Dog Bite Prevention
Americans love their dogs. According to the American Pet Products Association, more than 56 million U.S. households included at least one canine companion in 2014. Unfortunately, raising a pooch isn’t always just wagging tails and slobbery kisses. The Centers for Disease Control and Prevention (CDC) report that dogs bite 4.5 million people every year. About 885,000 of those incidents result in injuries requiring medical attention, and about half of those serious injuries occur on children.
In addition to the shock and horror you’d naturally experience should your dog attack a stranger, visitor to your home, or even a family member, dog bite incidents are expensive. According to the Insurance Information Institute, dog bites accounted for more than 33 percent of the homeowner’s insurance liability claims paid in 2013, costing more than $483 million. The average cost per dog bite claim nationwide was $27,862—a pretty significant chunk of change.
Fortunately, there are steps you can take to reduce the chances of your dog or family’s involvement in a dog bite incident. Consider the following:
- Choose your pet carefully. There are varying opinions on whether dogs of certain breeds are more dangerous than others are or if home environment has more to do with a dog’s nature. Talk to your veterinarian about potential behavior and health issues associated with specific breeds. Speak with your insurance agent about breeds excluded from coverage under your homeowner’s insurance policy.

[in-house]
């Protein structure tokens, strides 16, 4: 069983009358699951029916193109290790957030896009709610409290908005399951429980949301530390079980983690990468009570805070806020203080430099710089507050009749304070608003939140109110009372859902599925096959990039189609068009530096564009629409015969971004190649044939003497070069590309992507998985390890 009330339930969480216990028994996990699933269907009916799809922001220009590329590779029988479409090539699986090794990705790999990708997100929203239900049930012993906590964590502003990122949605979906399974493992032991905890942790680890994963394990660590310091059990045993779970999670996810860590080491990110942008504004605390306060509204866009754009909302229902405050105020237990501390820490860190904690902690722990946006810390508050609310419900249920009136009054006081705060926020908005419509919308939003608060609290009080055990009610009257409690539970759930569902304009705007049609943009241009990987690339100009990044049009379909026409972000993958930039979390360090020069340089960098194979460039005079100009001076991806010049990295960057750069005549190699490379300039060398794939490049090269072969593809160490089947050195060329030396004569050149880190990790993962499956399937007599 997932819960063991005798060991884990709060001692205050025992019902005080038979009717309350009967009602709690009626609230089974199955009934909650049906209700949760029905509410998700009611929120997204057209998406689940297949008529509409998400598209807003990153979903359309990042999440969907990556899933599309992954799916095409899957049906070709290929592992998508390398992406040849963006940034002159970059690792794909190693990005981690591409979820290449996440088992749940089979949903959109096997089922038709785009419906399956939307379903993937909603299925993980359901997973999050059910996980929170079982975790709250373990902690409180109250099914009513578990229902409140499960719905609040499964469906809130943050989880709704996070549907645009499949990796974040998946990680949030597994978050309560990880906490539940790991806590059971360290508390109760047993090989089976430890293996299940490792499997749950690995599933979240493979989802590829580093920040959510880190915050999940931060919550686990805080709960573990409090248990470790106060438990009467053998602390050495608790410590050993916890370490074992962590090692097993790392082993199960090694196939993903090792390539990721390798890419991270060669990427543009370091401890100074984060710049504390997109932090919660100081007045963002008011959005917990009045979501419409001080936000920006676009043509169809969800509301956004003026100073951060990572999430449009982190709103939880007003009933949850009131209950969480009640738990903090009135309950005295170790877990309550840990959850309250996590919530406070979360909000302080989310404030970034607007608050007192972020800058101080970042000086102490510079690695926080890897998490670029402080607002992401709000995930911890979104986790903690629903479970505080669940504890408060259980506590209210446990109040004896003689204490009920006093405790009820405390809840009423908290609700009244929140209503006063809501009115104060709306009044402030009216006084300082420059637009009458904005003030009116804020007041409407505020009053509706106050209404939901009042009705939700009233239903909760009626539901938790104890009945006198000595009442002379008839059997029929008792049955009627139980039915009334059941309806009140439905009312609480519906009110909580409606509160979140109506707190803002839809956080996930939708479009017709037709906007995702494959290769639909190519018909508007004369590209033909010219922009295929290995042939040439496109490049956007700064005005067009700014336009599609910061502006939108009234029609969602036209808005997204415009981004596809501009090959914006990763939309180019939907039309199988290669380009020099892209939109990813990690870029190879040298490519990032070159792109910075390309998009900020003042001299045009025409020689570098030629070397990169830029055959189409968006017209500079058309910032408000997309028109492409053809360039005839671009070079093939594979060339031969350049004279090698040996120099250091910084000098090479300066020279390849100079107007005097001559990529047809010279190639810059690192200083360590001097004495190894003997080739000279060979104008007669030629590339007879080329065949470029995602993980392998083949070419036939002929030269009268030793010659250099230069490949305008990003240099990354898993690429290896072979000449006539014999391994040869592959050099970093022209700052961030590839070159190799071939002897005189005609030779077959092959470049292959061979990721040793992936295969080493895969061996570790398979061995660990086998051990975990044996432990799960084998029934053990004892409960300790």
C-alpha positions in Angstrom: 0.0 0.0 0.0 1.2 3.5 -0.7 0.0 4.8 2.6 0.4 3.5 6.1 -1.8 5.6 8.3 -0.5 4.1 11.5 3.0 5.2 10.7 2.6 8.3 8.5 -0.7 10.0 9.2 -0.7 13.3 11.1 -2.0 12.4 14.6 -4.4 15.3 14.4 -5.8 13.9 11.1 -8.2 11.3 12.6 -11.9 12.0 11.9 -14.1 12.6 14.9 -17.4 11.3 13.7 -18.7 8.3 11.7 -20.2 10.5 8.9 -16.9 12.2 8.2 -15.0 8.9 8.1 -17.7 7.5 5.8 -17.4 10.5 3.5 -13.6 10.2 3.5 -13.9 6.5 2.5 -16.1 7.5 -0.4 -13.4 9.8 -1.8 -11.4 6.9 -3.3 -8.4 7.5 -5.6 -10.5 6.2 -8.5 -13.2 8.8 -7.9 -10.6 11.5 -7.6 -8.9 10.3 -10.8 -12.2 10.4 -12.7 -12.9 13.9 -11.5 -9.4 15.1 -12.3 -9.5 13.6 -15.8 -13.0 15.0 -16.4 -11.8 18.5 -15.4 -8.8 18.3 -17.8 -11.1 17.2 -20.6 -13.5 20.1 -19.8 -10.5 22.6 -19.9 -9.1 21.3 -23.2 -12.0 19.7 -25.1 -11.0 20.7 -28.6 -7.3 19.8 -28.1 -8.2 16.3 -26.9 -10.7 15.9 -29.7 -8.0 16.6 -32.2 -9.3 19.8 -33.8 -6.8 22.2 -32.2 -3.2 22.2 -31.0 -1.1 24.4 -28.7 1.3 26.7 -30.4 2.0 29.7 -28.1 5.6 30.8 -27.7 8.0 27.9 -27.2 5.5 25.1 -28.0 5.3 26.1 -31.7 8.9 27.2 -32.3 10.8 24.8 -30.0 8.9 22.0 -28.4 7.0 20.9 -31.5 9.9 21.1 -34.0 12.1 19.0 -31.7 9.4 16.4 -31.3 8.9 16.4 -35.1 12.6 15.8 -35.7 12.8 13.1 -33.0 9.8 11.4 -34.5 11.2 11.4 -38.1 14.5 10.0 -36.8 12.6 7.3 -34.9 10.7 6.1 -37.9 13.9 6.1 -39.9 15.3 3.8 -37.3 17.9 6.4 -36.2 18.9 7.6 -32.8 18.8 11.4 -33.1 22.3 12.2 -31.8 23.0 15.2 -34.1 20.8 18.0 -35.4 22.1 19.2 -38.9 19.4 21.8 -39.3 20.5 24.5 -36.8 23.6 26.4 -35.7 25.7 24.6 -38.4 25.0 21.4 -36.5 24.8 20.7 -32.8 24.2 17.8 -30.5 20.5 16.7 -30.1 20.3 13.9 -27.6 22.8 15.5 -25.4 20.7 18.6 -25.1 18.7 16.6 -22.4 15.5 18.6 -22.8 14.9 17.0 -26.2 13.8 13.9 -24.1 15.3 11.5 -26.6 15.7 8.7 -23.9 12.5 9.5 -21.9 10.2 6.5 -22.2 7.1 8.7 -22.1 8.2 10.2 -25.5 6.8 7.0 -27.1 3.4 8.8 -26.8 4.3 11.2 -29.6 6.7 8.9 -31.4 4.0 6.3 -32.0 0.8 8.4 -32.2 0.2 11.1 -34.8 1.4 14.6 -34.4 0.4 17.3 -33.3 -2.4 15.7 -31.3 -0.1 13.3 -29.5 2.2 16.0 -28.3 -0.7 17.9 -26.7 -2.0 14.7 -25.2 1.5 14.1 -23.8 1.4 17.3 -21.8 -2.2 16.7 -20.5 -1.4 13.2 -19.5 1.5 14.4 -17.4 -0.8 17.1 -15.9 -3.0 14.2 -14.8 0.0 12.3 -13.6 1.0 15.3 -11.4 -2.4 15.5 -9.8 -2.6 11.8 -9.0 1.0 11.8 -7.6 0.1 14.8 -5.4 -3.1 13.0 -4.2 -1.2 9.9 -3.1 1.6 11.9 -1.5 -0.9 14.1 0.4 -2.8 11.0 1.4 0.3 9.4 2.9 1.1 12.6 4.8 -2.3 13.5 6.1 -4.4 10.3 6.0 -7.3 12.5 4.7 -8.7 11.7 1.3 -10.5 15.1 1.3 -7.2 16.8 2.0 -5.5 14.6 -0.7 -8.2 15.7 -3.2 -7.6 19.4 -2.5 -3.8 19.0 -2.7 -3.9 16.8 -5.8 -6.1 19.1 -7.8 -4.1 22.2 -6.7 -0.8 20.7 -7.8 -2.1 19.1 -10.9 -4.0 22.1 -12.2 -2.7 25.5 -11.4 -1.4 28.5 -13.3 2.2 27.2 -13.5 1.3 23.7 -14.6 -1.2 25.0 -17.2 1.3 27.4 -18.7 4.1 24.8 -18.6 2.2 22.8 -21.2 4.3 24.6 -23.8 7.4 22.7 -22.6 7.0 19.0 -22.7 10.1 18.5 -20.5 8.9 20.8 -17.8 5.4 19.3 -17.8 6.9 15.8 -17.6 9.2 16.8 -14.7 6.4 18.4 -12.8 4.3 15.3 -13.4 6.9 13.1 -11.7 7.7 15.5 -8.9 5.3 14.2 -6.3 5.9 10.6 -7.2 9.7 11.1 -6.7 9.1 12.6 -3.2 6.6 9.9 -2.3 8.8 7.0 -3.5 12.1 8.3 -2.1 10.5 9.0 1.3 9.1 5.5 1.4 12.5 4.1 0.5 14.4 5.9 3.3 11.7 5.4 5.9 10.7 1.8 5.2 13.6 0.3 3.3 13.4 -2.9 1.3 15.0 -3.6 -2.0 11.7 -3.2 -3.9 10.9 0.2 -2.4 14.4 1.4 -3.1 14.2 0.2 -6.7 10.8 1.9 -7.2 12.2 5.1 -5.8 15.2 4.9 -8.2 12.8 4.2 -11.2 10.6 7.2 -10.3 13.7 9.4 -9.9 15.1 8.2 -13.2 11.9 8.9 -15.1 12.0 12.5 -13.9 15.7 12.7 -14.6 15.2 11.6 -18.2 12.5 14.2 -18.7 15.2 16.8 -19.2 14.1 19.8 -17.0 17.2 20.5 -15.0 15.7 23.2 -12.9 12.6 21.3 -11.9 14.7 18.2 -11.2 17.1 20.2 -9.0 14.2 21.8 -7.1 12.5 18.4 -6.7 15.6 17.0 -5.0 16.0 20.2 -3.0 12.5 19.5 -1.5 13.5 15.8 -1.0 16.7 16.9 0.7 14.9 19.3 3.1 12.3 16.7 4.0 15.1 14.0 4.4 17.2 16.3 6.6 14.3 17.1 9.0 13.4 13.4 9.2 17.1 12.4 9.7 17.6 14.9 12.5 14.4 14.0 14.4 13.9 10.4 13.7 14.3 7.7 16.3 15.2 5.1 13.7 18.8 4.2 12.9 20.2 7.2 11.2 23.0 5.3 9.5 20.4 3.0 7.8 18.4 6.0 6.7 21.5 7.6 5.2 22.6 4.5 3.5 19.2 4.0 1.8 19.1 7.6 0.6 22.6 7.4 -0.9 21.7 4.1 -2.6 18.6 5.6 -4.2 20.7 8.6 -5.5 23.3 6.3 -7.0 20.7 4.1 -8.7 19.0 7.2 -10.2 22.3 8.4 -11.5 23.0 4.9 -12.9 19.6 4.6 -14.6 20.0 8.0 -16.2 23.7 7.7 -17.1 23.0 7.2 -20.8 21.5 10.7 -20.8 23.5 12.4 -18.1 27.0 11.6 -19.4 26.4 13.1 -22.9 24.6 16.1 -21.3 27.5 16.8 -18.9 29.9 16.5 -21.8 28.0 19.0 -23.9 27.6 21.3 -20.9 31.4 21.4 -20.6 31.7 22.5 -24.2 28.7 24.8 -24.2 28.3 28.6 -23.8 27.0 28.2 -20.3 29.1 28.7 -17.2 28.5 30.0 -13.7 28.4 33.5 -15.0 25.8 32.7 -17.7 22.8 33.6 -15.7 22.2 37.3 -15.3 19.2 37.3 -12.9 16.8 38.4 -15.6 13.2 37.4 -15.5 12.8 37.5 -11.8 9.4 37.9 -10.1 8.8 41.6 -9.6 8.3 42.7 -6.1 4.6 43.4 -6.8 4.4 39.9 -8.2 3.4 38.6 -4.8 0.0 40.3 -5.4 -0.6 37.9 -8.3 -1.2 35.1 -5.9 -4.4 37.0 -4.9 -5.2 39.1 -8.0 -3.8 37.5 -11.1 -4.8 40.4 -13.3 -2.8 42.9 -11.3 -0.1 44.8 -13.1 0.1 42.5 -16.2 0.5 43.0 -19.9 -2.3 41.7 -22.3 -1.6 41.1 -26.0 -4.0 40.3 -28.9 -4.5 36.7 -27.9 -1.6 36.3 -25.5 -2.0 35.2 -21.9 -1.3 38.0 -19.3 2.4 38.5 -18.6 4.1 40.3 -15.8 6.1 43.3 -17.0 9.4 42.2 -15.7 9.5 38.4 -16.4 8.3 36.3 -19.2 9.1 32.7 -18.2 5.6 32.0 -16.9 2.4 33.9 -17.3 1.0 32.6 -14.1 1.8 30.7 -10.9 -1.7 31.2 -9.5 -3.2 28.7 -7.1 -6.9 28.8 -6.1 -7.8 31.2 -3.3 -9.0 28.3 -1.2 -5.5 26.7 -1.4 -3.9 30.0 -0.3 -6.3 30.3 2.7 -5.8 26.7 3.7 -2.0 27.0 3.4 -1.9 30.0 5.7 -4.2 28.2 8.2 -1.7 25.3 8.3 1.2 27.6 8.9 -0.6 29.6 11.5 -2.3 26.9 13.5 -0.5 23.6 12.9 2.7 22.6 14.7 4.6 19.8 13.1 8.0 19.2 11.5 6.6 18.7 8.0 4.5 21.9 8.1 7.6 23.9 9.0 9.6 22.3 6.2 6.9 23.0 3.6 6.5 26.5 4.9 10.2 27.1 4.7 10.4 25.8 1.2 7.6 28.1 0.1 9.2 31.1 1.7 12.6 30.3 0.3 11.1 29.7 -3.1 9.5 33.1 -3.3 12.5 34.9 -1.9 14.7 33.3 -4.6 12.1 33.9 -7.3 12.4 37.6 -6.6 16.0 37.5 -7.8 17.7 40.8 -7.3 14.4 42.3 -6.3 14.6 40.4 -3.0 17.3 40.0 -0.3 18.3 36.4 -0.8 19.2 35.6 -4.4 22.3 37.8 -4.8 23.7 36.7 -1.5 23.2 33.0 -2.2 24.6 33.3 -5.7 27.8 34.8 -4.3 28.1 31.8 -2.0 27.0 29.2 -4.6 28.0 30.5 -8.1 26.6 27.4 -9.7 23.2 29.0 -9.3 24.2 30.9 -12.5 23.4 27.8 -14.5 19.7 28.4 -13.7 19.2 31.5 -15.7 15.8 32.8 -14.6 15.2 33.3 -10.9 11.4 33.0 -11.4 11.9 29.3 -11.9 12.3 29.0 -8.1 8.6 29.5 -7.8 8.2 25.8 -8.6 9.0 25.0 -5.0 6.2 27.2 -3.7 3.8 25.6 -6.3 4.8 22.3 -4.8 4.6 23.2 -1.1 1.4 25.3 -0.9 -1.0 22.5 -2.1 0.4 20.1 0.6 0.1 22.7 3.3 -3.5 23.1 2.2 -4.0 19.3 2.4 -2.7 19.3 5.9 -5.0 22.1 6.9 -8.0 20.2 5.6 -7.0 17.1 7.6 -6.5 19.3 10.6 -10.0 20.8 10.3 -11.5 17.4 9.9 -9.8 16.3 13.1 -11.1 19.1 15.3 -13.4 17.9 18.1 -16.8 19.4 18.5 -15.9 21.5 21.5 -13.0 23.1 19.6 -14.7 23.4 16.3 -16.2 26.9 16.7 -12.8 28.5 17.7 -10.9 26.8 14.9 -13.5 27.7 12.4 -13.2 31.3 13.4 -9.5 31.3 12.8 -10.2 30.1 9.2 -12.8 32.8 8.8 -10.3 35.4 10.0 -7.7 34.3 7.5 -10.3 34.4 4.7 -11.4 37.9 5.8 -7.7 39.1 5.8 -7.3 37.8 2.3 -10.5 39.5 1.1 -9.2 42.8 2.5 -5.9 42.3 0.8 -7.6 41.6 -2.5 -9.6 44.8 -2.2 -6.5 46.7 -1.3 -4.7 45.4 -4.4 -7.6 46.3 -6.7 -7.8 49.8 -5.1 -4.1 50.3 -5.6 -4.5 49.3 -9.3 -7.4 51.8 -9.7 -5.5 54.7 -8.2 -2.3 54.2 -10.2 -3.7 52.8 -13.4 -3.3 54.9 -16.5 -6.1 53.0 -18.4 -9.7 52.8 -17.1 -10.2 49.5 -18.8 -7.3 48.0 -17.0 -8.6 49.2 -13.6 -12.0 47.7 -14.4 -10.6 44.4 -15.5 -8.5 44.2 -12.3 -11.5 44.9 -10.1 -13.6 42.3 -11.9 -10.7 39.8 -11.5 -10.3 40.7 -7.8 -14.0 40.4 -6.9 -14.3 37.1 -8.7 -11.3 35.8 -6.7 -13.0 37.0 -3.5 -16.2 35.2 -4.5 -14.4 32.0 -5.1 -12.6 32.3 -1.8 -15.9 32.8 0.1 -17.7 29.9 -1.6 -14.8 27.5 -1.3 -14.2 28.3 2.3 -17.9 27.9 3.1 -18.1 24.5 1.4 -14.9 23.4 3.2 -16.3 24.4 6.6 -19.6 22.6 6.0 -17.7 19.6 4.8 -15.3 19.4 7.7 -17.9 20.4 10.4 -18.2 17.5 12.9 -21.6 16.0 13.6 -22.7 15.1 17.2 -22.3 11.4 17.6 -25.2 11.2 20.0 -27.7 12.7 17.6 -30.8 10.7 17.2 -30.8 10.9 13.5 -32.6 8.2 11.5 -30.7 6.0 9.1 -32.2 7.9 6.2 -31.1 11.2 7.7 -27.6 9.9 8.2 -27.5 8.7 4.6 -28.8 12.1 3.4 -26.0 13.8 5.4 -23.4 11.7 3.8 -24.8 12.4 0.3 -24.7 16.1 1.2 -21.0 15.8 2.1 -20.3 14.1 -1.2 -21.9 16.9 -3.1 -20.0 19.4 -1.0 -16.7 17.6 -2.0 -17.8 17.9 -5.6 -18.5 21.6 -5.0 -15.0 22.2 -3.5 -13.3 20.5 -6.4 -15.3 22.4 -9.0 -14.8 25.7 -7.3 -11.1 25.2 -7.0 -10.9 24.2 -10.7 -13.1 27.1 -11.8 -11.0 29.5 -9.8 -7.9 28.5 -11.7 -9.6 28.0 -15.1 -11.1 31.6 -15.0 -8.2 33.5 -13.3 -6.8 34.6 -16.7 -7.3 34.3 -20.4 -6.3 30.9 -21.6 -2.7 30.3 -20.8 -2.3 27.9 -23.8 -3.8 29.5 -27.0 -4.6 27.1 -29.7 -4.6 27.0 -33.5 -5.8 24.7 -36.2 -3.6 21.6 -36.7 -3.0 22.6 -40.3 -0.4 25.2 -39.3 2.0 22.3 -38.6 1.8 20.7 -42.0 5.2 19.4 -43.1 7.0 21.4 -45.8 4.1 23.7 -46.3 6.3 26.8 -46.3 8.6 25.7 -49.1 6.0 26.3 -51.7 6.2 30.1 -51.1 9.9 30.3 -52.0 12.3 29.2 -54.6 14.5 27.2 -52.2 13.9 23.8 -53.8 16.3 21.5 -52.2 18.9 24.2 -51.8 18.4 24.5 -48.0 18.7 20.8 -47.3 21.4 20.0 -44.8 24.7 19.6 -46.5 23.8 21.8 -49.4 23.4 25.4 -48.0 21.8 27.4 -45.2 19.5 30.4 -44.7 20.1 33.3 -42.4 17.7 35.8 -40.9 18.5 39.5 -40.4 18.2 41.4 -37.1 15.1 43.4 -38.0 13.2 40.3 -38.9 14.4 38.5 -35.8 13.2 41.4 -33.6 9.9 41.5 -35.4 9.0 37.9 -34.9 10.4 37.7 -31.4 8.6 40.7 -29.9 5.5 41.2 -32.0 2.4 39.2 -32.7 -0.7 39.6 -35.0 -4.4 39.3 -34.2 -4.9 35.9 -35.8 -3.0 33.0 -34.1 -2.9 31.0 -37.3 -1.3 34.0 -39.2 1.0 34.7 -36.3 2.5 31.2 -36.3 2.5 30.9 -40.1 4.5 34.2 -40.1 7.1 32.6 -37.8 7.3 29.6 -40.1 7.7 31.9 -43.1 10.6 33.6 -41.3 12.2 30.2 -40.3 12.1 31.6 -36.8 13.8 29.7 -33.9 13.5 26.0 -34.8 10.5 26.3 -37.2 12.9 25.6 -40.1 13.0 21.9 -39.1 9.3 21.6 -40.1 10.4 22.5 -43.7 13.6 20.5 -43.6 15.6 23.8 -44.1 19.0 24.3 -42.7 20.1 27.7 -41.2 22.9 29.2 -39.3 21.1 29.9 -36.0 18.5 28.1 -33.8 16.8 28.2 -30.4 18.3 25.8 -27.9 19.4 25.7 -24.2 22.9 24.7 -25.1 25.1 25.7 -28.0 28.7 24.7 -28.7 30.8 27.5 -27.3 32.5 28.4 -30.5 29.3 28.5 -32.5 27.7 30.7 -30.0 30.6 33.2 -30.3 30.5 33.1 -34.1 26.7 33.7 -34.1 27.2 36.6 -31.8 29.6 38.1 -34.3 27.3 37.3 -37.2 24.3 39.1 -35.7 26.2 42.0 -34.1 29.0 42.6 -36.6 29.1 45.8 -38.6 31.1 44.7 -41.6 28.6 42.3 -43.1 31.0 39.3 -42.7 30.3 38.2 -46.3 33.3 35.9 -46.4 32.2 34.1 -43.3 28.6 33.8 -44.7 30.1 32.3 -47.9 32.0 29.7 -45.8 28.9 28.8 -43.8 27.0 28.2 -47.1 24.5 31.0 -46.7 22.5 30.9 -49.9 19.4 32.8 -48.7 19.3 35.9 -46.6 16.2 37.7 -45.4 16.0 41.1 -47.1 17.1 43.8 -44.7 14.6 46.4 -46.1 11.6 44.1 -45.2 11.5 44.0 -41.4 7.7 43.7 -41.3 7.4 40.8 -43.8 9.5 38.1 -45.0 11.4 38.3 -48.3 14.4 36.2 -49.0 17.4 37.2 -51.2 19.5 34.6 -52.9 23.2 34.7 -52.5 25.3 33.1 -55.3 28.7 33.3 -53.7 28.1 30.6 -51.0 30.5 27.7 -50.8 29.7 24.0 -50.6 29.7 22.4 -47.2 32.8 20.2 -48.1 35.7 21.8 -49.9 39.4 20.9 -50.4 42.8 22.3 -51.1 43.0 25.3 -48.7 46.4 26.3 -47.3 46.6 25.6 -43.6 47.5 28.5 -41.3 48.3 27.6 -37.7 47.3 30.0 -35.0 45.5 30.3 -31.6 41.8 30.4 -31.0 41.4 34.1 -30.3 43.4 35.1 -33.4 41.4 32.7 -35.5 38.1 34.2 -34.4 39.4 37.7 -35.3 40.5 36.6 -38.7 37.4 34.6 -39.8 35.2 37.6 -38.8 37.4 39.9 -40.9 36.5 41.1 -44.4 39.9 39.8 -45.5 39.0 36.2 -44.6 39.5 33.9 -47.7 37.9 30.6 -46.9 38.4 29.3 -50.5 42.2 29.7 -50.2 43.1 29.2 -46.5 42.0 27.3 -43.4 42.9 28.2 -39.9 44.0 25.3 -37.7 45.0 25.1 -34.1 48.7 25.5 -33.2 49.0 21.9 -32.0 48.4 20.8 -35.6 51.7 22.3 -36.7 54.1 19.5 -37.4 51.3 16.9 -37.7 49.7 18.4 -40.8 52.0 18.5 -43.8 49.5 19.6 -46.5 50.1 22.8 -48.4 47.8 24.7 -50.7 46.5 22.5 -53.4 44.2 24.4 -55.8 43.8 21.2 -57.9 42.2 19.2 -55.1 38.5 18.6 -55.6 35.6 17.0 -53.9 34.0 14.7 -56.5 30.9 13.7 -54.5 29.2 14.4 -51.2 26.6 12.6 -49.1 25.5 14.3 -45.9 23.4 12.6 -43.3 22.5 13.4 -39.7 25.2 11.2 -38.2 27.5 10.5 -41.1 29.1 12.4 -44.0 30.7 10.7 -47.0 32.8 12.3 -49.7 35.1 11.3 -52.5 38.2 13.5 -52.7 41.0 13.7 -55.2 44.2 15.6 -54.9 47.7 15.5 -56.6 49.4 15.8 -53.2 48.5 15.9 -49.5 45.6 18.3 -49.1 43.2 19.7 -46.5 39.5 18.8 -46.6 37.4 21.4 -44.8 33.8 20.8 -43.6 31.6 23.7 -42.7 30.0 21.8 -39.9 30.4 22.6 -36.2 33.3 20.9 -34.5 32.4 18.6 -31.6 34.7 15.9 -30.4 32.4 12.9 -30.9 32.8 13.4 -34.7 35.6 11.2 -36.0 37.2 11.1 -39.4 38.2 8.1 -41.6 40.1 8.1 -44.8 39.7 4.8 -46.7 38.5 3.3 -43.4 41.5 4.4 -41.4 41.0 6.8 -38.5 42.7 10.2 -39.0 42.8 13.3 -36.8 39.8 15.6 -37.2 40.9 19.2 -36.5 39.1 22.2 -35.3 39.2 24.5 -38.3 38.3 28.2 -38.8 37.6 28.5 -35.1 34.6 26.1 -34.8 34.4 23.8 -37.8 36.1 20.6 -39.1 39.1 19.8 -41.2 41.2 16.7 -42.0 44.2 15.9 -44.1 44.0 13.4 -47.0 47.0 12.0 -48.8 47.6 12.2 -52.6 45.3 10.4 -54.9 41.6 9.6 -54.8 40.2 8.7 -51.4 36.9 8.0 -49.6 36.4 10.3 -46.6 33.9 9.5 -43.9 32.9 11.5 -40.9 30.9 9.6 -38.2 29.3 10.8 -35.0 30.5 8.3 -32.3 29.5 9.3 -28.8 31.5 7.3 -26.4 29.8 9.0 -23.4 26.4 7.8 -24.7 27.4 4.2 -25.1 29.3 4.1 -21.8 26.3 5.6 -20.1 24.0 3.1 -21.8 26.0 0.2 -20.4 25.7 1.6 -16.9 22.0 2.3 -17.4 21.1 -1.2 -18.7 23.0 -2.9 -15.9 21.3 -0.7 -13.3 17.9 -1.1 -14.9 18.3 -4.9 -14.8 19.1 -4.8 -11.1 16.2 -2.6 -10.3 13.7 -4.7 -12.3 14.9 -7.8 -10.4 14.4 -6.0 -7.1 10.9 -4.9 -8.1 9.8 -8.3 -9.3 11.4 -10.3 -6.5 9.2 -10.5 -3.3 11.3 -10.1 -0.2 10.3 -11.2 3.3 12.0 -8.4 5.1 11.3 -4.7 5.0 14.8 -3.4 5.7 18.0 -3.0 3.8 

- Socialize your pet early. Well-socialized puppies are more likely to grow into adult dogs who feel comfortable around a variety of people and other animals. Continue to expose your dog to new situations—under controlled circumstances, of course—as he or she gets older.
- Wait until your child is old enough. Because half of all serious dog bite incidents involve children, experts recommend waiting until your own are at least 4 years old before introducing a dog to your home. At that age, children are better able to understand how to behave around pets.
- Never leave a baby or young child alone with a dog. You should also teach your children not to approach strange dogs or to try to pet dogs they do not know. Instruct them to ask the dog’s owner for permission before approaching or petting.
- Keep your dog healthy. From controlling parasites to spaying and neutering, regular veterinary care can influence how your dog feels and directly affect how he or she behaves. Make sure to vaccinate your dog against rabies and other infectious diseases according to recommended guidelines. And take your pet on plenty of walks to keep it healthy and provide mental and physical stimulation.
- Obey all pet-related laws. License your dog as required by your community, city and county. Respect leash laws and, if you ever leave your dog alone in a fenced yard, ensure the area is truly secure.
Whether you already own a dog or are considering bringing a canine into your home, give us a call to review your insurance liability coverage for bites and other pet-related injuries.